These sites have been selected because they all do a superb job publishing NYCity event info.
I hope you will click on their hot links to see what they have to offer.
(7/26-8/13) Lincoln Center Out of Doors returns, kicked off with NPR Music’s Turning the Tables Live, Paul Taylor Dance Co, a double dutch tournament, An Evening with Rumer, Nick Lowe, a silent screening of The Big Lebowski and much more! lincolncenter.org
(Through 8/24) Enjoy Cocktail Thursdays at the Cooper Hewitt Museum.
(7/24-8/18) NYC Restaurant Week.
(now-8/13) The popular free Shakespeare in the Park program returns to Central Park, with AMidsummer Night’s Dream.
(7/25-8/20) Mostly Mozart Festival at Lincoln Center.
(8/3) Darlene Love at BB King Blues Club and Grill.
(8/3) Erykah Badu at Coney Island Ford Amphitheater.
(8/6) Outdoor Movie Night: A League of Their Own at Randall’s Island.
(8/9) Summer on the Hudson: Pier I Picture Show with The Big Lebowski.
(8/18) Sheila E. at BB King Blues Club & Grill.
Fleet Foxes at Prospect Park Bandshell; Aug 1, 2; $50–$55
The wildly popular indie folk band released its first album in six years, The Crack-Up, and is back in Brooklyn for a set of benefit concerts.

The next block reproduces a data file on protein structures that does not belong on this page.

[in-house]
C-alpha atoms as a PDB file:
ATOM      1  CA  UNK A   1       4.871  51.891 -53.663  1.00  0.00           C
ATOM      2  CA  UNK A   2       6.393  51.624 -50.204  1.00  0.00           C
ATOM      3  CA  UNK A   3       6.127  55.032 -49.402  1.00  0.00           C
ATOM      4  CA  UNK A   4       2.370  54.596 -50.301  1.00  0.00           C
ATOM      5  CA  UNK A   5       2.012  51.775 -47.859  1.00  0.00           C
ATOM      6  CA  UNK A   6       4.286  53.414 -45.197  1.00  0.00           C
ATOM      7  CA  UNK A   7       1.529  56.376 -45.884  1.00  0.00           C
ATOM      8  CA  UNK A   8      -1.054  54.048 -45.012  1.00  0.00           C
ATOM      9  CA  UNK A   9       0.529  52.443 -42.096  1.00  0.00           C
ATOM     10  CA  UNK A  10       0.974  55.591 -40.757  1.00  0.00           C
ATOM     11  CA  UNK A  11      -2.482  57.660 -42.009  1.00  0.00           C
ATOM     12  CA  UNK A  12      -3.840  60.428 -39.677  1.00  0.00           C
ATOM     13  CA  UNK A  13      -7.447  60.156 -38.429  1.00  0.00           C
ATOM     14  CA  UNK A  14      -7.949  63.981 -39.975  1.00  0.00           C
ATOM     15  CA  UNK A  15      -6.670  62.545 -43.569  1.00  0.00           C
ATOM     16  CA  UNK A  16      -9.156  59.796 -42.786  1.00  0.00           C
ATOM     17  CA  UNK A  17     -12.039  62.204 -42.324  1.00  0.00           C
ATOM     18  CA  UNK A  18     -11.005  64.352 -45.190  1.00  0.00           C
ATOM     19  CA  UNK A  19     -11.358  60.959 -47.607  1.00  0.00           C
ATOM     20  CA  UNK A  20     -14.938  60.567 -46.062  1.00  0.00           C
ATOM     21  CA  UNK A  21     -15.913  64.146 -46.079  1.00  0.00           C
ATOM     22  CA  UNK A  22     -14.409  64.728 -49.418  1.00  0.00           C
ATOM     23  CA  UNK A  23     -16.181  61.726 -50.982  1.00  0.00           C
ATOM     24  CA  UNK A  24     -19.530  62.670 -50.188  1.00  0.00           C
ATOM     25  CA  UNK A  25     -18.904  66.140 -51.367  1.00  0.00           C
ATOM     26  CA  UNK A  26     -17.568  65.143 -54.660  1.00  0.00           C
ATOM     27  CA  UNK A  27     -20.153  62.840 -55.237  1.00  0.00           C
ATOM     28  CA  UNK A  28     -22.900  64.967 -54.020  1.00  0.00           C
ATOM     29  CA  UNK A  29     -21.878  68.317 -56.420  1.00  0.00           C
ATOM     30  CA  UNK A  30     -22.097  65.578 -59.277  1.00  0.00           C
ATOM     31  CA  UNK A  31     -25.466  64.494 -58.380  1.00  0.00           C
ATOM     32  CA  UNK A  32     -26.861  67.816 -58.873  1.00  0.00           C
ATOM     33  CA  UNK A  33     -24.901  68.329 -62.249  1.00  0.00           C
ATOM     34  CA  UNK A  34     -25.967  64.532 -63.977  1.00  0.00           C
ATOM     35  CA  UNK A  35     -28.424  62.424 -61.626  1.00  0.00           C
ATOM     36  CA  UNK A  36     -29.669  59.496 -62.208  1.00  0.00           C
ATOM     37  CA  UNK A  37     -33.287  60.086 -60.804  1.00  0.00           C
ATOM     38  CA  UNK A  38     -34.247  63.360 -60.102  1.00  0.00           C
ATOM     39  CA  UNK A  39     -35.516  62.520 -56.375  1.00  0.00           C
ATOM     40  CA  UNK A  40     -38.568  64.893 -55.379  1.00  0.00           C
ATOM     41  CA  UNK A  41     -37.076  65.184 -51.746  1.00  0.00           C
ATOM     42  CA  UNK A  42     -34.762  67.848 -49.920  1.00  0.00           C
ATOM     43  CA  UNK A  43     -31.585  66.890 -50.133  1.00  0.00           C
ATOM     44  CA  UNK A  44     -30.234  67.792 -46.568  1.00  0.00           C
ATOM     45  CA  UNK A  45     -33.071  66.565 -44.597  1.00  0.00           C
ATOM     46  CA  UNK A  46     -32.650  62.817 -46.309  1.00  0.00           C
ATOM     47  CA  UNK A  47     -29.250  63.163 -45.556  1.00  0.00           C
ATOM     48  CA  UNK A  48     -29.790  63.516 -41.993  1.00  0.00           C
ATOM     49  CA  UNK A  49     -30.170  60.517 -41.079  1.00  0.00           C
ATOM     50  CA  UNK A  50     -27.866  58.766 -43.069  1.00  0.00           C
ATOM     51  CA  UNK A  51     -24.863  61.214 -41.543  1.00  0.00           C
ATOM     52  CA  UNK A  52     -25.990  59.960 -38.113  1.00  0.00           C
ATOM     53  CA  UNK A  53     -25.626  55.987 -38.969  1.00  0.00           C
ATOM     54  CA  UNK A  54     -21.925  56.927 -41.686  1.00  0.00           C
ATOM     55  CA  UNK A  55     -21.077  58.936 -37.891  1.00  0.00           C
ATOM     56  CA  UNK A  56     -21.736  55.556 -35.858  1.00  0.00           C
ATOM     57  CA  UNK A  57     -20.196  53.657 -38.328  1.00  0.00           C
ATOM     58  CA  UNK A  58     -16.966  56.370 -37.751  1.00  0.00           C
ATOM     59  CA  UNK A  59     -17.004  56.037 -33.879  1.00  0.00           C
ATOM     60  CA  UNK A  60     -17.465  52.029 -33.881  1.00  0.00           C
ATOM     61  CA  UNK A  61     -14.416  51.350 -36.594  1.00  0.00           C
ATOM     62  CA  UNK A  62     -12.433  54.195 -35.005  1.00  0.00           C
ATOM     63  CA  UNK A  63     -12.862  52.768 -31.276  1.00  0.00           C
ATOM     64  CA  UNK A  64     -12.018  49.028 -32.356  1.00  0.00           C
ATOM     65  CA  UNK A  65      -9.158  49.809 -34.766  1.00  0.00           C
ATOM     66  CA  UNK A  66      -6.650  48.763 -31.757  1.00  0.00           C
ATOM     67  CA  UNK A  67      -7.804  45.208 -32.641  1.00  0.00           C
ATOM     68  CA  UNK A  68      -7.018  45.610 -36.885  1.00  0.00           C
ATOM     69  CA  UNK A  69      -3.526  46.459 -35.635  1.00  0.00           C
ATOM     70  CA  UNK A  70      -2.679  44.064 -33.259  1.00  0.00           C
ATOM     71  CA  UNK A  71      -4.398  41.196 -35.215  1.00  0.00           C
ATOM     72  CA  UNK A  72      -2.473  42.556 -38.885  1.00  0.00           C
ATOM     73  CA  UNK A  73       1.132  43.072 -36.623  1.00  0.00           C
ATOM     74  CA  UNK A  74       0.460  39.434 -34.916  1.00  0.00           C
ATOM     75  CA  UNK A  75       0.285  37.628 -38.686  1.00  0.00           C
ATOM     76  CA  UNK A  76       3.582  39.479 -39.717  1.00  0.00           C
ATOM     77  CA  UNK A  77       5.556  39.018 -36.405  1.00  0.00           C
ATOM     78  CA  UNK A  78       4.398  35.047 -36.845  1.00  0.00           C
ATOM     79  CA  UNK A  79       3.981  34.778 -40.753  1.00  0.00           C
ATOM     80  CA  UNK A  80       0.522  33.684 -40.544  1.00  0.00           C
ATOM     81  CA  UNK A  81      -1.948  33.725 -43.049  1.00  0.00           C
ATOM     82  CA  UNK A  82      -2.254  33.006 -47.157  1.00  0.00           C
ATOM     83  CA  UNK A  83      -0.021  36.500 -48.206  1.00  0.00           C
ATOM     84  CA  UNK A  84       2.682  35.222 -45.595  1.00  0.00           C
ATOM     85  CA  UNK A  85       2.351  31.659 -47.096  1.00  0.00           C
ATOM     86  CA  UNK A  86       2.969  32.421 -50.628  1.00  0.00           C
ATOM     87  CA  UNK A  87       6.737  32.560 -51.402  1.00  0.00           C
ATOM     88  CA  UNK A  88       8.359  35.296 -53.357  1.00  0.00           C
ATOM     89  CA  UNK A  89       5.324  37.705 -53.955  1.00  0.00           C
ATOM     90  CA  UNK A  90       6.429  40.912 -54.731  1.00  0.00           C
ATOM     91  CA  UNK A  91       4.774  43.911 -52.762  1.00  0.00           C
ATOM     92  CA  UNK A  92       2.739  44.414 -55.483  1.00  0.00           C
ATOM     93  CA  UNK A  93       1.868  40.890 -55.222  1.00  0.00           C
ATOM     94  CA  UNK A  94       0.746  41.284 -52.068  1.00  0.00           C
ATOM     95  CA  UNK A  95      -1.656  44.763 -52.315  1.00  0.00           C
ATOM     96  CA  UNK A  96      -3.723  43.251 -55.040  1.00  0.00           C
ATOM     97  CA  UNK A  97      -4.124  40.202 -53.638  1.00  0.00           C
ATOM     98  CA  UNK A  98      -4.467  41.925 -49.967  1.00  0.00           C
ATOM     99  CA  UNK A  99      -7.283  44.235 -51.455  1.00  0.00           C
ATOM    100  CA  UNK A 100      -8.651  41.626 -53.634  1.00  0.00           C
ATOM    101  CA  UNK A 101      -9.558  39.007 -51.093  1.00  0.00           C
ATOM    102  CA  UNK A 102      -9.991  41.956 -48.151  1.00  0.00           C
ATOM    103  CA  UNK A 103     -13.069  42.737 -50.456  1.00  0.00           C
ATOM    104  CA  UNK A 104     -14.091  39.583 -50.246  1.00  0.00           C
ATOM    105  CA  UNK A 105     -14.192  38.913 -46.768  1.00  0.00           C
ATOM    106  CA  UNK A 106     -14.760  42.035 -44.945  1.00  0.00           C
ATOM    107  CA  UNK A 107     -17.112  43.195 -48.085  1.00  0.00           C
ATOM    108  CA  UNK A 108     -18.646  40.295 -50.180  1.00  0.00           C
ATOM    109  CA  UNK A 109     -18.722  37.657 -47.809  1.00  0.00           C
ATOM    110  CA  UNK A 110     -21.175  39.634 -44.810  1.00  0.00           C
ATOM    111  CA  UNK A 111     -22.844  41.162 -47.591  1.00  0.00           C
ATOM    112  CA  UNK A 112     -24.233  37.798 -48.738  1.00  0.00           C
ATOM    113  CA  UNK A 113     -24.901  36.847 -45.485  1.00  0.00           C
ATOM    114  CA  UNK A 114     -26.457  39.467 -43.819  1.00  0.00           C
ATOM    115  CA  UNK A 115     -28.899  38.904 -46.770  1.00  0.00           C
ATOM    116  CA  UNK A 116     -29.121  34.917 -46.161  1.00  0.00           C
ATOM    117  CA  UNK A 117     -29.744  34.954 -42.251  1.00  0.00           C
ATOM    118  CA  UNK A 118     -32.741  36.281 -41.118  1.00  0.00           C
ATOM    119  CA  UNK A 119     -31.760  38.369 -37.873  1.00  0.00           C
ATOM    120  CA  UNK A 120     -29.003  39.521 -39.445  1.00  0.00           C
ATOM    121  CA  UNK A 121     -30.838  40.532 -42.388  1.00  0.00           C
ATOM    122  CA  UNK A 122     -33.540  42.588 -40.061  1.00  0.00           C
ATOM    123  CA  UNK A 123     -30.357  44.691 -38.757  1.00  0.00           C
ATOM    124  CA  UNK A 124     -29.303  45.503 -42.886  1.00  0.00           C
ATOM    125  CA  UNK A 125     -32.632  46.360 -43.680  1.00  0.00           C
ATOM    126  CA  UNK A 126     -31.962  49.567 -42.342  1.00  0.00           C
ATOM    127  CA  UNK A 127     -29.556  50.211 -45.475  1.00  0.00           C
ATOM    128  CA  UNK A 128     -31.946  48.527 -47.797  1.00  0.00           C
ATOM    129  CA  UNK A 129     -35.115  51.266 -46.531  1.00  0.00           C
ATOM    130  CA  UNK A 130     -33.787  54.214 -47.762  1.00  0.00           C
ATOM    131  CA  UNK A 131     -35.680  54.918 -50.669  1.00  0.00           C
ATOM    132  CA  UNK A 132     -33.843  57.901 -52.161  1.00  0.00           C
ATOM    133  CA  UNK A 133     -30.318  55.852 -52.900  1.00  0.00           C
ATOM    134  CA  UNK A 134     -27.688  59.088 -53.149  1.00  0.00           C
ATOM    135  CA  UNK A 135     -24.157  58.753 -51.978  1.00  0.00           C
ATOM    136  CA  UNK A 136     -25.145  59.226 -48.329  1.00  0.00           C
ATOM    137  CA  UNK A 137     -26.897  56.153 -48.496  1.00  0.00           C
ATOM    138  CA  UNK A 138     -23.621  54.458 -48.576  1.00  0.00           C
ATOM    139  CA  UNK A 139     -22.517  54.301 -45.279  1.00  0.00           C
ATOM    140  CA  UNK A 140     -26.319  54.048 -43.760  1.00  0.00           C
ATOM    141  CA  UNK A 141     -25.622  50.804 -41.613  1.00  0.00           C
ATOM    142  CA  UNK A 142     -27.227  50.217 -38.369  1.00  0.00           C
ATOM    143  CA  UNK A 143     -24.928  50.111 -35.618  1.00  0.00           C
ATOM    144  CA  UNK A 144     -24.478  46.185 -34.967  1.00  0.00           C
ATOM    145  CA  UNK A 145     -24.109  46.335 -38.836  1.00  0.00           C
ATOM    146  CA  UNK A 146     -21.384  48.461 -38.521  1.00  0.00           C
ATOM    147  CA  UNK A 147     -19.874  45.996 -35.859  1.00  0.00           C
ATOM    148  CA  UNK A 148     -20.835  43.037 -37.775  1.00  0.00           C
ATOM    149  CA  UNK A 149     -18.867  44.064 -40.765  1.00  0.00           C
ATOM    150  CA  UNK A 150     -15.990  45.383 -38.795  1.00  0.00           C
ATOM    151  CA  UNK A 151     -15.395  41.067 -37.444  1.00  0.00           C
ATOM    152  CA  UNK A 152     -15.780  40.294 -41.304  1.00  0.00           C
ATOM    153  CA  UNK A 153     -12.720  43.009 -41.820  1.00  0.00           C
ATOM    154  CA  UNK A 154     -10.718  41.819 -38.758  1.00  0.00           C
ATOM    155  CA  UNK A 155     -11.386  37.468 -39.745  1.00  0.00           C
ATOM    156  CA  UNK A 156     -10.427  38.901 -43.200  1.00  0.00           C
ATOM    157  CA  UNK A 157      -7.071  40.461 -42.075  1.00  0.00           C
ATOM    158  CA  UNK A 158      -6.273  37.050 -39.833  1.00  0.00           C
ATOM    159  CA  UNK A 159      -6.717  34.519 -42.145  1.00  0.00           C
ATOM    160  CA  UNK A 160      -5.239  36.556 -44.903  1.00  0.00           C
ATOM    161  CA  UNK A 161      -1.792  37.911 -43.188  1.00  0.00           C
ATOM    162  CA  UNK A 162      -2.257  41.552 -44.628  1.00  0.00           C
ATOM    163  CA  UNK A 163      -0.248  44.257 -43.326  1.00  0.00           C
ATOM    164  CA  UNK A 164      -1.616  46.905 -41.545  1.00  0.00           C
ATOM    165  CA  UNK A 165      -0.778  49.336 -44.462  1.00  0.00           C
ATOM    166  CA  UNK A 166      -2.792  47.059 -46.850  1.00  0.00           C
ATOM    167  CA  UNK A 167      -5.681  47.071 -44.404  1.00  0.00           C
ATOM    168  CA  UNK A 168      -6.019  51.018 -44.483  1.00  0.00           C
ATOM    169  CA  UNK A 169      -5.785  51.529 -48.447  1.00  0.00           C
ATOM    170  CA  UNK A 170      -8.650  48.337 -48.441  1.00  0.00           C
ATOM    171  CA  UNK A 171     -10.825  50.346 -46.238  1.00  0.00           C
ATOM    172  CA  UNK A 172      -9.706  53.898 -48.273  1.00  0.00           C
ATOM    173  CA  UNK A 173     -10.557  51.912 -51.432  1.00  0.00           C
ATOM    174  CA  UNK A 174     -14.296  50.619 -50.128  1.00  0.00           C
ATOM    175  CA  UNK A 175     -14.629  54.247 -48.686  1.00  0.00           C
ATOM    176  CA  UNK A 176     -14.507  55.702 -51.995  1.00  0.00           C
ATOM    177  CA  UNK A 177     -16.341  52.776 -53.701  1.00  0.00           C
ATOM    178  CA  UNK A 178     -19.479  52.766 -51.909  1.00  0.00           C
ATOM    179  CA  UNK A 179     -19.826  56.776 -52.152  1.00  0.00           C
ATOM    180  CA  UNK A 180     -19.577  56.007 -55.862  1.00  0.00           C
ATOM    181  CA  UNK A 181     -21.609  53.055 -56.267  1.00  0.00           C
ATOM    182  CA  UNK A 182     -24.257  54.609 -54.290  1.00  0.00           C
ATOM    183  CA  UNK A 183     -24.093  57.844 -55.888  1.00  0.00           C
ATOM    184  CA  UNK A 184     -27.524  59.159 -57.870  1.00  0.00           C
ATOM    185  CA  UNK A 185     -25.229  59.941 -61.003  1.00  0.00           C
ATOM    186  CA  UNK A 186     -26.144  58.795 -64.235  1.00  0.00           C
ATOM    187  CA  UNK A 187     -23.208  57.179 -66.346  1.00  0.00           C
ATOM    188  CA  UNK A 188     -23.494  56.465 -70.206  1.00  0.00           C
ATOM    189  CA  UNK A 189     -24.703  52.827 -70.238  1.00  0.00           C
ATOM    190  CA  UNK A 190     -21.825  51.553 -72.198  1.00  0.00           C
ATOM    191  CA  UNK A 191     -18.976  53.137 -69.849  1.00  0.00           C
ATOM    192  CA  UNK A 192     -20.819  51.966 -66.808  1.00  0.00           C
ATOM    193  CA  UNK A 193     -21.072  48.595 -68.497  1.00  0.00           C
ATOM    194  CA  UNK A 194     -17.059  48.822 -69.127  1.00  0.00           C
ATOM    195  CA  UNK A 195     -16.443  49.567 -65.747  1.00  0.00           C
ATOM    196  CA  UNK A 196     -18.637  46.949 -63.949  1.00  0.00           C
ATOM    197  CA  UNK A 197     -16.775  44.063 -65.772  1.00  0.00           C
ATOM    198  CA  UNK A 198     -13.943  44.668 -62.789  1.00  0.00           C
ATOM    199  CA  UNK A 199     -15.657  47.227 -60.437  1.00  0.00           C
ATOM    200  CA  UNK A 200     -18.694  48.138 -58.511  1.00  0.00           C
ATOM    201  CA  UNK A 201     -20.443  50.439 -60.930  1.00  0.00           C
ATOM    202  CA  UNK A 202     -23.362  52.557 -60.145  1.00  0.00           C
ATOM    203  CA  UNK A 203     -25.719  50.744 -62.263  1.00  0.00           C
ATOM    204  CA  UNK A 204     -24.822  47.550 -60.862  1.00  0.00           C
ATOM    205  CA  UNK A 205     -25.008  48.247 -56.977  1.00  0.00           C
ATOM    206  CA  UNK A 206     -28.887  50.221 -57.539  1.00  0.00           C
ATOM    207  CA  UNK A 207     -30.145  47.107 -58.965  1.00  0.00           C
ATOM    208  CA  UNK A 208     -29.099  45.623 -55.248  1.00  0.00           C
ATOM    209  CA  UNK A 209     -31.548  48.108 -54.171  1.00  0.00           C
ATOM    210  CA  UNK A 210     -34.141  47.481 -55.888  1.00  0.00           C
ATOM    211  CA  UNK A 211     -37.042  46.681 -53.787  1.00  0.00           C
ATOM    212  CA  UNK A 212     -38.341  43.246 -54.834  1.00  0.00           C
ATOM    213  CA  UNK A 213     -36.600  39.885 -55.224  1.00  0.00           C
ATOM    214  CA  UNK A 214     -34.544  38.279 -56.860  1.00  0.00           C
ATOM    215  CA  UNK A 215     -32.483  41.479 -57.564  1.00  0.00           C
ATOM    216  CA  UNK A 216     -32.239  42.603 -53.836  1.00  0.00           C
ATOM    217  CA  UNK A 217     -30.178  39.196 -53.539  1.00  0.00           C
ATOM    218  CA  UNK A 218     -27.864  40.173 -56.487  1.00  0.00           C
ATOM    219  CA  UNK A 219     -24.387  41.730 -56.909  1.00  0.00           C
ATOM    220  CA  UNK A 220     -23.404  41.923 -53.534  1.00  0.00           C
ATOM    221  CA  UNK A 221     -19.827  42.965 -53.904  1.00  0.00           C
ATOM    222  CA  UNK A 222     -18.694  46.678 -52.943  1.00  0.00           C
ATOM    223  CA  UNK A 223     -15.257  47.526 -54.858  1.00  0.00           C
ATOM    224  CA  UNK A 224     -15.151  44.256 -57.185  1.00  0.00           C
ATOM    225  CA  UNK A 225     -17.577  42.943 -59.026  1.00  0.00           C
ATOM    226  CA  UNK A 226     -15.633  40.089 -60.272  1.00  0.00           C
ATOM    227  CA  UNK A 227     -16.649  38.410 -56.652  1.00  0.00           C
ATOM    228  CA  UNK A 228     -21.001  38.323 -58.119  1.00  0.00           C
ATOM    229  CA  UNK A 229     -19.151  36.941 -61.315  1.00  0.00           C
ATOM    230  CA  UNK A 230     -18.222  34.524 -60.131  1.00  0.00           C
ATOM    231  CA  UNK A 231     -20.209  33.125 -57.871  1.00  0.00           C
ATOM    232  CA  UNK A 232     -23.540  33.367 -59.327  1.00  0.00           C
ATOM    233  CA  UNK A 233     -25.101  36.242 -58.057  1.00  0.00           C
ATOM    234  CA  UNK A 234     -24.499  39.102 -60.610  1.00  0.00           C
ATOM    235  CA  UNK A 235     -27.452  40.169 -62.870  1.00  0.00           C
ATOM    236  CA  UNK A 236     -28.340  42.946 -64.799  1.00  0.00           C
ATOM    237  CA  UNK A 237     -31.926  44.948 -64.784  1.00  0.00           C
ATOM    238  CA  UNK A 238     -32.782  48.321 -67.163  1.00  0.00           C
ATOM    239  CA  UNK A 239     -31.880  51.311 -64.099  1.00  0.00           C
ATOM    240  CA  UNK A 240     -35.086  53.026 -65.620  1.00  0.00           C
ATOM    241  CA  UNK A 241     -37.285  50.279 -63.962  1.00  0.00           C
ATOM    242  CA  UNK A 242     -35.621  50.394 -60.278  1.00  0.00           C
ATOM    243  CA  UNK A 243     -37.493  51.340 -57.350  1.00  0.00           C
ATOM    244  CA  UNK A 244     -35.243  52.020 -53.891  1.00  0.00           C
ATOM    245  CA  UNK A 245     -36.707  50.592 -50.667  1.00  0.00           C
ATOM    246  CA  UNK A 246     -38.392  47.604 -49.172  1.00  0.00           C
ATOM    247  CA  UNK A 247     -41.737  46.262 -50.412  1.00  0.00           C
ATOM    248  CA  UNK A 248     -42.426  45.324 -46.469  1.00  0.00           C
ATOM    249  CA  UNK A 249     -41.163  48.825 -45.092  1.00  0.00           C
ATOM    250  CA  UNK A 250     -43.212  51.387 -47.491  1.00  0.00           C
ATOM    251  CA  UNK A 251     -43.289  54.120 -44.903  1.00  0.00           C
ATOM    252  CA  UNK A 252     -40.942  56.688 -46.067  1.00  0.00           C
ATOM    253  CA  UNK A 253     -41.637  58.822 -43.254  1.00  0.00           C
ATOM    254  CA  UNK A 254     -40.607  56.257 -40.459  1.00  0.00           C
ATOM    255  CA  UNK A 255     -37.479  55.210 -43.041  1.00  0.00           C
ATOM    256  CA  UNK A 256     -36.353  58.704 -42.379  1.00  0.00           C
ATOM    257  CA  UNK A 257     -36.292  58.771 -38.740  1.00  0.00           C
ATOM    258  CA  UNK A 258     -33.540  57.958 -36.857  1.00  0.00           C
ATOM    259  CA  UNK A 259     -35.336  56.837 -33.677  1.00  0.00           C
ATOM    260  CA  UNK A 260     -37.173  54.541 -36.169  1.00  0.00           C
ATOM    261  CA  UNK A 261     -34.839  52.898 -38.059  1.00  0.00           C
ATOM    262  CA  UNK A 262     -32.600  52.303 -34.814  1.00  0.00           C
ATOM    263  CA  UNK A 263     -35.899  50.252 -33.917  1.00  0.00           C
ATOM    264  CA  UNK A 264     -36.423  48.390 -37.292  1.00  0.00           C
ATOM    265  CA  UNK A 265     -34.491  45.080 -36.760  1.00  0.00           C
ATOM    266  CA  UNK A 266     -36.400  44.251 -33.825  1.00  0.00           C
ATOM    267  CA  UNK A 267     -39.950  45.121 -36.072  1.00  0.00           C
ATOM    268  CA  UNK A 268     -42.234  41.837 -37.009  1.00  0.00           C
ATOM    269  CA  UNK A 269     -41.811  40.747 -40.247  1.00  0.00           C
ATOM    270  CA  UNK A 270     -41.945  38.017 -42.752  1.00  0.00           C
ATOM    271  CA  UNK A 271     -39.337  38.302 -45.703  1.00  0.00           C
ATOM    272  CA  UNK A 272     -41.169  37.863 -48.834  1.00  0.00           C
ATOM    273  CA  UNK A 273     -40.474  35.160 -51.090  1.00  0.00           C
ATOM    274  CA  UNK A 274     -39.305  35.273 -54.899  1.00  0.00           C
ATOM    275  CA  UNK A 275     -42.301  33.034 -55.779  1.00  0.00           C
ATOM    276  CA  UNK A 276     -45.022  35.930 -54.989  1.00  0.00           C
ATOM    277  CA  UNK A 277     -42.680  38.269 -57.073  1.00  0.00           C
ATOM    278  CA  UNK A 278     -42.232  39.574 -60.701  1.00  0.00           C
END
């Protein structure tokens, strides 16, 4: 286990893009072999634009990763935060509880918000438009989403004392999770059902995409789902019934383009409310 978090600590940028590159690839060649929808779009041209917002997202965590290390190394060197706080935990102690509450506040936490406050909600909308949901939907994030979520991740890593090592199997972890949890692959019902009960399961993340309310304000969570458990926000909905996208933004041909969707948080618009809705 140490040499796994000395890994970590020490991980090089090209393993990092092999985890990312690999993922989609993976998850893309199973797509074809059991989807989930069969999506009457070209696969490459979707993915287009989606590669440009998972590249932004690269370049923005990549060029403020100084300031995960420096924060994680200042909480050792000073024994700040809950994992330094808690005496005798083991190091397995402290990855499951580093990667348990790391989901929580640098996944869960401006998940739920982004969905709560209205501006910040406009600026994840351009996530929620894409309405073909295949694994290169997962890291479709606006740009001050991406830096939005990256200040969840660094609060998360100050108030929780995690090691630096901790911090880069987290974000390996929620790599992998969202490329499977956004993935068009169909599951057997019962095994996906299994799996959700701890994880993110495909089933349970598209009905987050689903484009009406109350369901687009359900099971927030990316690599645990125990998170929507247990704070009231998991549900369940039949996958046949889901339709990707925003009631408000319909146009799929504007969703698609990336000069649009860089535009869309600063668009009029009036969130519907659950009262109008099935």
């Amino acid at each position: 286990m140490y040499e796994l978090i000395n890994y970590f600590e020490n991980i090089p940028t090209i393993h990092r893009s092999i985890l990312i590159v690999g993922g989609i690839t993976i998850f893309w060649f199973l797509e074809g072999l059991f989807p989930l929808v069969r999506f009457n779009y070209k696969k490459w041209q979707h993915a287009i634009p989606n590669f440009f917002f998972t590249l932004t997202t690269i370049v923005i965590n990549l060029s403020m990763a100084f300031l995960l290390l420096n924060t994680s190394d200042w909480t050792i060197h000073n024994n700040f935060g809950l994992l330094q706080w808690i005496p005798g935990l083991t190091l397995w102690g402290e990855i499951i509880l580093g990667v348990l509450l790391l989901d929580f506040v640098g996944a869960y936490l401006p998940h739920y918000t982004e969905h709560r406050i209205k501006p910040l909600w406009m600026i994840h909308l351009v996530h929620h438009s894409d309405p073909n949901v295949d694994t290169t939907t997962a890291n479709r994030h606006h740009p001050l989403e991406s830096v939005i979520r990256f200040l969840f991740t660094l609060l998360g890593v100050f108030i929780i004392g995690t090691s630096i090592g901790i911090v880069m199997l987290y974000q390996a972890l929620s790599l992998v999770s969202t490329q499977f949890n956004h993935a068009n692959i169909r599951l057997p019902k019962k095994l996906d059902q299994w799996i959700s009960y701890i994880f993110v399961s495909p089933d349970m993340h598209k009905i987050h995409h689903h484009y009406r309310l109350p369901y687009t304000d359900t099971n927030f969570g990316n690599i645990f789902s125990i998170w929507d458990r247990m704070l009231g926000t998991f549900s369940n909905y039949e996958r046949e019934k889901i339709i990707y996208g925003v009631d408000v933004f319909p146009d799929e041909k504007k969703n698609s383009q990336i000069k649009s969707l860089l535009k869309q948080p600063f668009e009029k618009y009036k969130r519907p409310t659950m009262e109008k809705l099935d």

A$AP Ferg + Venus X + Southside + Nef the Pharaoh + Dave + DJ Diamond Kuts at MoMA PS1; Aug 5; $18–$22
Harlem rapper and “Hood Pope” A$AP Ferg dishes out his no-frills trap at MoMA PS1 for the museum’s 20th Warm Up season.
Afropunk at Commodore Barry Park; Aug 26–27; $45, $75 two-day passes
For one weekend every summer Brooklyn plays hosts to this multicultural extravaganza that features big-name music acts including Anderson Paak, Gary Clark, Jr. and SZA.
Kendrick Lamar + YG + D.R.A.M. at Prudential Center; Aug 25; $79.50–$545
K-Dot hits town behind his phenomenal fourth LP, DAMN, which features guest spots from the likes of Rihanna and U2 and, of course, absolutely searing lyrical insight from the MC himself.
Lady Gaga at Citi Field; Aug 28–Aug 29; $113–$995
The self-proclaimed queen of art pop supports last year’s country-tinged Joanne with ecstatic dancing, power-house singing (and sing-alongs) and plenty of fireworks, literally.
Lincoln Center Out of Doors at Lincoln Center; through Aug 13; free
Don’t miss your chance to see major artists in shows devoted to Bollywood musicals, Eastern European and Central Asian folk music and dance, and West African and West Indian carnival culture.
Battery Dance Festival at Robert F. Wagner Park (and the Schimmel Center at Pace University); Aug 13–19; free
The 36th edition of this free annual celebration welcomes artists from across the United States as well as Spain, Sri Lanka, Dominican Republic, Botswana and Belgium, performing outdoors in front of the sparkling New York Harbor.